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Home Improvement: Making A House A Home

Irish home owners are on a home improvement frenzy, according to a survey by KBC Bank Ireland and figures released by the revenue. €5 million a week is being spent on home improvements. Consumers have carried out 20,000 home improvement jobs worth a total of €385m since the Government’s Home Renovation Improvement (HRI) scheme was launched in October 2013.

According to the KBC figures some 41% of us are planning minor or major renovations within the next 12-18 months, while 23% have already completed some form of home restoration over the past year. The uncertain housing market has led to more and more people investing in their own properties with the view of staying put for the next few years. Home energy efficiency has also become a bigger concern with 28% of home owners making use of the energy grants available. It seems the main reasons for home renovations are cosmetic with 63% wanting to freshen up their abode and 30% wanting more storage space.

New windows, kitchen overhauls, general repairs and home extensions are the most popular jobs being carried out. While home improvements can be a costly affair if not planned properly, it seems most home owners have become quite savvy when it comes to cost effective measures. 73% are planning to shop around for quotes while the 77% who’ve already done their renovations confirmed they compared quotes before making an informed decision. Rob Hurley, director of consumer finance KBC Bank Ireland, said: “It’s natural people want to invest in their living space and make their house a home. While the mortgage market is more buoyant, there is also a group of customers for whom home improvement is a priority. KBC’s new research shows that these consumers are house proud, budget conscious and prepared to shop around.”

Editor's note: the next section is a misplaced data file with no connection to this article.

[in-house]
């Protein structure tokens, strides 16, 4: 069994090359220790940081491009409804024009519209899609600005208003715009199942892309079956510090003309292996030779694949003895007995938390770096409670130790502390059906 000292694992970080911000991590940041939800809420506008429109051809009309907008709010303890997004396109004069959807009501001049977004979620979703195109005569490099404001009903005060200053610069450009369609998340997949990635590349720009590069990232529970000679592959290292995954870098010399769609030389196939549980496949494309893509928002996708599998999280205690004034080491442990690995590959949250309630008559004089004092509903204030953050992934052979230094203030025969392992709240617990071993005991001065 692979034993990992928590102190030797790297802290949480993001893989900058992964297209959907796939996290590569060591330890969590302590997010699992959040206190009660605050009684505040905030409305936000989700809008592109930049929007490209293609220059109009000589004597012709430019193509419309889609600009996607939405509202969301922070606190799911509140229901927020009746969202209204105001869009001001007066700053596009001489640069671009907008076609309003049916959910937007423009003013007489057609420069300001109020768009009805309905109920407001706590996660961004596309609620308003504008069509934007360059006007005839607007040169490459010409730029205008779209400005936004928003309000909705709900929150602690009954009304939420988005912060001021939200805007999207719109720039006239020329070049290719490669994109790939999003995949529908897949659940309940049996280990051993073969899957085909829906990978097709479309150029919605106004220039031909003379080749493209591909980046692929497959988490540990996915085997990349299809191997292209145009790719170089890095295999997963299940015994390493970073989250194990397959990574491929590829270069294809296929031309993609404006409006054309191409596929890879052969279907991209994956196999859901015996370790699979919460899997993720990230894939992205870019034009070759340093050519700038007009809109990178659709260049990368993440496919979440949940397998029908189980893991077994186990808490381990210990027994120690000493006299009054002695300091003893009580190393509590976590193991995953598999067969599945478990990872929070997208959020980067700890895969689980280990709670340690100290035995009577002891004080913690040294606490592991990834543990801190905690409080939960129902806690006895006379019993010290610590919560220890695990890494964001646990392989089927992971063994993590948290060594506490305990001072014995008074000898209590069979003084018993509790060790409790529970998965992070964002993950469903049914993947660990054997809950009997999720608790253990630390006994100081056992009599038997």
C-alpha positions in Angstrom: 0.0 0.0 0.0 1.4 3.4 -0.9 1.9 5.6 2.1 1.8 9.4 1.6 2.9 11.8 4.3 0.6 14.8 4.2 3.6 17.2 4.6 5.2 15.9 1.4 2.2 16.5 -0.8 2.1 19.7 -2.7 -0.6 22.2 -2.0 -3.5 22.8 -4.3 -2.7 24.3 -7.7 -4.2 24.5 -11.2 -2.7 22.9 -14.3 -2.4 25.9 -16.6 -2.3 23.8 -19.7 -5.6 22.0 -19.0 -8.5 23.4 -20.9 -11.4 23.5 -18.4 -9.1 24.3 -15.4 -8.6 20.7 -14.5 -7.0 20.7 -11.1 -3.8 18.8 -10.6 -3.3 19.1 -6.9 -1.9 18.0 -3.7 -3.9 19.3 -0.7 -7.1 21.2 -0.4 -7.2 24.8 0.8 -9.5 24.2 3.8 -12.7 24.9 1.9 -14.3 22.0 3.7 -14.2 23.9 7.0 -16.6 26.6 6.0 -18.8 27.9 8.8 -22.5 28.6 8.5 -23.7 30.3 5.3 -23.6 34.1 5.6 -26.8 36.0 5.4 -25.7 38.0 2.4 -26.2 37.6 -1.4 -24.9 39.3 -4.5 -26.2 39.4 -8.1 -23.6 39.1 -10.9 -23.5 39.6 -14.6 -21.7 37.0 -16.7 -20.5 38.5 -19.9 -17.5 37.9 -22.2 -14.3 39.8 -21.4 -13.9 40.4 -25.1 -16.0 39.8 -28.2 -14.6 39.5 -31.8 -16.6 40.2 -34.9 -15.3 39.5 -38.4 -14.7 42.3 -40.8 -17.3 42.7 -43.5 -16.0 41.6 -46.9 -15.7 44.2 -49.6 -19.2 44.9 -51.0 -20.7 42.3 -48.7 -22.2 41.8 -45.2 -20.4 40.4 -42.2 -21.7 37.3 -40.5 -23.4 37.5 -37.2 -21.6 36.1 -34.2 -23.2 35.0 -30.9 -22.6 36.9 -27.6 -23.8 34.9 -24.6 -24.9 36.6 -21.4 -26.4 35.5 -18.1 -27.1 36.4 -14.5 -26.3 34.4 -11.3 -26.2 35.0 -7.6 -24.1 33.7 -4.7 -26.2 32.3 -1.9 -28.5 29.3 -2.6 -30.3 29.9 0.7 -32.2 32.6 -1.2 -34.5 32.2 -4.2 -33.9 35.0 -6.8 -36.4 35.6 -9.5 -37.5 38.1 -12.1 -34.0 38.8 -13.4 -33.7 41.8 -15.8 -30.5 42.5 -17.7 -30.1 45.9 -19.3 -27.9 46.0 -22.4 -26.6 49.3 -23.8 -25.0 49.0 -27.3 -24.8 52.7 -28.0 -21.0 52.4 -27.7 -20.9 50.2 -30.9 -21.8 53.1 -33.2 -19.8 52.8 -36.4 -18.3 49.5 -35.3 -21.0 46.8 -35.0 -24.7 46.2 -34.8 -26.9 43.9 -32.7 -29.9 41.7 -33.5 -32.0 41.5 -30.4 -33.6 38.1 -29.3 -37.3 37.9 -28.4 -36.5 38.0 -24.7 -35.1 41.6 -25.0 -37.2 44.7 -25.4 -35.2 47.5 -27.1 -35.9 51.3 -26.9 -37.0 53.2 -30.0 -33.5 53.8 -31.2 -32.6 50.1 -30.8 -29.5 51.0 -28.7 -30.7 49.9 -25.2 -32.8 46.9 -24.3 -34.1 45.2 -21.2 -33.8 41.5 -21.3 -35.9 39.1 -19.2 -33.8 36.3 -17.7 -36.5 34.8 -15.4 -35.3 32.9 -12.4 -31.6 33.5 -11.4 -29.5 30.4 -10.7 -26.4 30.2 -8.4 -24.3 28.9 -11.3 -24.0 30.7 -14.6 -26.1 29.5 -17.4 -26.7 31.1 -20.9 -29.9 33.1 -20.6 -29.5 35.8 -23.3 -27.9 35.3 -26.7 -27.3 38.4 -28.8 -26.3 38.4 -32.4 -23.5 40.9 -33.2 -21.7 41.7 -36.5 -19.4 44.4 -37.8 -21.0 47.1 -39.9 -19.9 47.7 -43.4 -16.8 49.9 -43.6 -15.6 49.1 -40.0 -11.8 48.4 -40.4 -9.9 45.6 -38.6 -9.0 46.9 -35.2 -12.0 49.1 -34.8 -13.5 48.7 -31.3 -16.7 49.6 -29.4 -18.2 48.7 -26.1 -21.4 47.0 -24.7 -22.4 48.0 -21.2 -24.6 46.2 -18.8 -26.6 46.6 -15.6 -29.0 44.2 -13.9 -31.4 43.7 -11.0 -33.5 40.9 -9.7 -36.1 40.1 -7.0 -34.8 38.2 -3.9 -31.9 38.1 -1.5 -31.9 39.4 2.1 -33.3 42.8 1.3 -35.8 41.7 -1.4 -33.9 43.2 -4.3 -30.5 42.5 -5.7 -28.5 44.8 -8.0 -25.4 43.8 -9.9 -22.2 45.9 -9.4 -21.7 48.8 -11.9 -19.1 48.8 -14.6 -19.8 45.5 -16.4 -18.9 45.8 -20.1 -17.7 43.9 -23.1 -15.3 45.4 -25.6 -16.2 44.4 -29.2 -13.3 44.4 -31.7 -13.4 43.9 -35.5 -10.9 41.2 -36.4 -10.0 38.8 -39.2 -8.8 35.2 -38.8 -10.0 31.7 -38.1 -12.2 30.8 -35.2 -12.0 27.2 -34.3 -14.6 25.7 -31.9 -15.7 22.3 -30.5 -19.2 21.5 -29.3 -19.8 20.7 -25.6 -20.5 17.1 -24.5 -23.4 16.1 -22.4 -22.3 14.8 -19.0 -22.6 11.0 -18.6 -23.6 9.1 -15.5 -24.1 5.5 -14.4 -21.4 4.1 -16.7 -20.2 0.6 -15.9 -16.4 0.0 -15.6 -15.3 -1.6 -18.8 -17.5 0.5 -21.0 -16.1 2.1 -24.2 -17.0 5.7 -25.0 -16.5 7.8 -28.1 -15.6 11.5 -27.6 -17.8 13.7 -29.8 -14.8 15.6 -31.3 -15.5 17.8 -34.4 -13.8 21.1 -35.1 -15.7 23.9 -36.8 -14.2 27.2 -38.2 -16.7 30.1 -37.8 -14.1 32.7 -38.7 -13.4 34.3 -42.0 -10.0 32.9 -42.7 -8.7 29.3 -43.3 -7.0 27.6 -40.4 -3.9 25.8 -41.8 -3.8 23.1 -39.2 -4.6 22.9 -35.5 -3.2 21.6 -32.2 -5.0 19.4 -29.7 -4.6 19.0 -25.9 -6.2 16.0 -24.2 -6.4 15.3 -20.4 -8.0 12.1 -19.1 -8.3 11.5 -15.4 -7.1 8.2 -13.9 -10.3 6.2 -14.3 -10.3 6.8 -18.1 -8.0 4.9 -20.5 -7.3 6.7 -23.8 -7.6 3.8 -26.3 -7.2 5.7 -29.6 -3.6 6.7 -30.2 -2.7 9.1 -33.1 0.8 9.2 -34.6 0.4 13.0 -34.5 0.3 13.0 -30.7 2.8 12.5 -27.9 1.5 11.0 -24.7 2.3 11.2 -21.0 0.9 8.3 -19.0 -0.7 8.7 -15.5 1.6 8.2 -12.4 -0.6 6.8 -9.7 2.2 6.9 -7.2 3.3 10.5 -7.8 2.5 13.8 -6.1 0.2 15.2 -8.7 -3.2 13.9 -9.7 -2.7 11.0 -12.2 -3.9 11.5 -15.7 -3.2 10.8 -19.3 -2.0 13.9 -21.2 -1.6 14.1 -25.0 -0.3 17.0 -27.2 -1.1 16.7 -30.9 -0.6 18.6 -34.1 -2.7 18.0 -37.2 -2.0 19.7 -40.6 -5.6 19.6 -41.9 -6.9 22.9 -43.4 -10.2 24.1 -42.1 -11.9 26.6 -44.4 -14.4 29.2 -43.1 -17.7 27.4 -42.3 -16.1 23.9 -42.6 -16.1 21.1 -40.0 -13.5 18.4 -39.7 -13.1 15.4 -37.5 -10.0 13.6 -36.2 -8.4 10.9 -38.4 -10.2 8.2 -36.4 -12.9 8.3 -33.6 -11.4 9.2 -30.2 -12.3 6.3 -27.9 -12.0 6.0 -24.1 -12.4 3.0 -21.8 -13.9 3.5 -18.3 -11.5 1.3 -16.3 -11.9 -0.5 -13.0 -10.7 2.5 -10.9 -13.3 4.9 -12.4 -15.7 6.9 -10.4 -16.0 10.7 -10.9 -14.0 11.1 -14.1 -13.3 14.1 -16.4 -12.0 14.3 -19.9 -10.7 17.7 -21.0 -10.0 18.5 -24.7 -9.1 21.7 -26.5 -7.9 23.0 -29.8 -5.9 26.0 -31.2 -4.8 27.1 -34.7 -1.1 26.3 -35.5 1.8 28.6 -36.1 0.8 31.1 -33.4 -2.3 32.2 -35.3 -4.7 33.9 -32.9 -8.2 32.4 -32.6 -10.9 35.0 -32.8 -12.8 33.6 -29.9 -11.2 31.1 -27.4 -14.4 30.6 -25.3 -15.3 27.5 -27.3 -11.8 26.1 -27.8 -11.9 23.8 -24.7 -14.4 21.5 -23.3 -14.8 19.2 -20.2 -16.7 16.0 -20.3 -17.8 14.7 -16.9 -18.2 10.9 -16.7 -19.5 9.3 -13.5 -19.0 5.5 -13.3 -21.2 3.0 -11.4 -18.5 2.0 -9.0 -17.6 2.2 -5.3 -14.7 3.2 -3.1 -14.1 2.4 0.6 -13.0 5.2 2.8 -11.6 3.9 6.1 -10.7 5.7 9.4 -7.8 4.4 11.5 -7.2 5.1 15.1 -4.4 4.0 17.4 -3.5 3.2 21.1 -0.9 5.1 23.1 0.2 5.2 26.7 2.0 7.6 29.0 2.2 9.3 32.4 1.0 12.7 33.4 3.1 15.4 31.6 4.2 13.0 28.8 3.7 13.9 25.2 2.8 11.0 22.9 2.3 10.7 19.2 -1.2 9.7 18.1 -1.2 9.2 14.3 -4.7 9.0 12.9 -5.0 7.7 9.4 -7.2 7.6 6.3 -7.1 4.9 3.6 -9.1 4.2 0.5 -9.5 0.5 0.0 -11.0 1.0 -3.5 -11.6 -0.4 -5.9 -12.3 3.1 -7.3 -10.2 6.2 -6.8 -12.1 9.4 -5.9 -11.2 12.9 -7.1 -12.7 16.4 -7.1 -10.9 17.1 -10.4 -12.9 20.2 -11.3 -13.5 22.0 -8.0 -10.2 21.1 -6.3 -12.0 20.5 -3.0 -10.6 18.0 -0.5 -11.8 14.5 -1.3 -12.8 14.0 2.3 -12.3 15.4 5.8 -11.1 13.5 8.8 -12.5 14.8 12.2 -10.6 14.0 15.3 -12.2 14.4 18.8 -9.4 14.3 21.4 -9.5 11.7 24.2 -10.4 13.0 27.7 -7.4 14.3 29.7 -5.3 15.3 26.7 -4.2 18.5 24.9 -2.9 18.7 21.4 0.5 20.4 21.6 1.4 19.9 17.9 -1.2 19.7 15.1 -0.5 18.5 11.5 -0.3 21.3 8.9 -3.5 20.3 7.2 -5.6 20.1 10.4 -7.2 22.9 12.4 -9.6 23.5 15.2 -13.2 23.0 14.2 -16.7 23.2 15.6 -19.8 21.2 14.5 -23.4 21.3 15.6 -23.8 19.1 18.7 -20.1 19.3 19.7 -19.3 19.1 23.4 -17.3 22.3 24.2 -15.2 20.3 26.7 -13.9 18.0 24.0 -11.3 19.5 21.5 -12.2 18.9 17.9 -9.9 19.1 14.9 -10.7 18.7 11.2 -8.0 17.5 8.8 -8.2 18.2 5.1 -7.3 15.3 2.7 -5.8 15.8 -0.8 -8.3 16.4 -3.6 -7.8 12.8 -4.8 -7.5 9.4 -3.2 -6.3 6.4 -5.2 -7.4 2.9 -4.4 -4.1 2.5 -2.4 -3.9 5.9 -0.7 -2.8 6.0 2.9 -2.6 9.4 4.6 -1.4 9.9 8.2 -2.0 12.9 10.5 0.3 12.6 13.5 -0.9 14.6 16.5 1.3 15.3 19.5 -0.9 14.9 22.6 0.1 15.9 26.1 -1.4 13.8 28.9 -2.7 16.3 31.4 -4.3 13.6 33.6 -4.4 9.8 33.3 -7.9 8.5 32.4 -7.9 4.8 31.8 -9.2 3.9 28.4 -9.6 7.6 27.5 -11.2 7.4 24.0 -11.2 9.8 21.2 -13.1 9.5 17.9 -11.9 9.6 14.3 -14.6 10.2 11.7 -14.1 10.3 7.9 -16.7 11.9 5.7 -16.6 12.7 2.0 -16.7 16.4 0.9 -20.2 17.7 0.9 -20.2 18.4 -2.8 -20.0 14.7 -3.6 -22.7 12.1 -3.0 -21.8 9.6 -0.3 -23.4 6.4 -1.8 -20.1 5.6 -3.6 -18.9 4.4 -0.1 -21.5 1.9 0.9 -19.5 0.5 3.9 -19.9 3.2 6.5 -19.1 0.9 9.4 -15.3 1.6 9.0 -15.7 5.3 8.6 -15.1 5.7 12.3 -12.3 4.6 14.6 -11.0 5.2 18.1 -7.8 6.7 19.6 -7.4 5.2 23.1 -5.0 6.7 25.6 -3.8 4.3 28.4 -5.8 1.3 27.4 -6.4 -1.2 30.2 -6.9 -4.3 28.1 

However, thousands of householders have still not availed of the tax break which gives them a rebate on the VAT paid on building works.”The introduction of HRI has seen an increase in home renovation activity and is contributing to a gradual pickup in employment and self-employment activity in the construction sector,” said a revenue spokesperson. The scheme allows home owners and landowners to claim tax credits against their income tax between the sums of €595 and €4,050, for building work costing €4,405 to €30,000 before VAT. The lack of claimants might be down to the complicated paperwork and the specific process required to claim.

For example, the contractor must record details of the work and the cost in advance on the Revenue’s HRI system. So far, notice has been sent to 11,298 home-owners who are entitled to claim tax credit for work carried out and paid for, but which has still not been claimed. The good news is people have four years to apply for this tax credit. Despite many not availing of the tax credit, the majority of people surveyed had budgeted for their home renovations. Some 68% are planning on investing €5000 towards the overall cost while 32% are currently expected to pay more. Recent years have seen a change in attitude to the financial options of home restorations.

69% of people are choosing to use their own savings, 8% plan on applying for a personal loan and a mere 5% are planning to put the cost on their credit card. With such large sums of money being spent, it’s important that home-owners choose the option which is most cost-effective for them.


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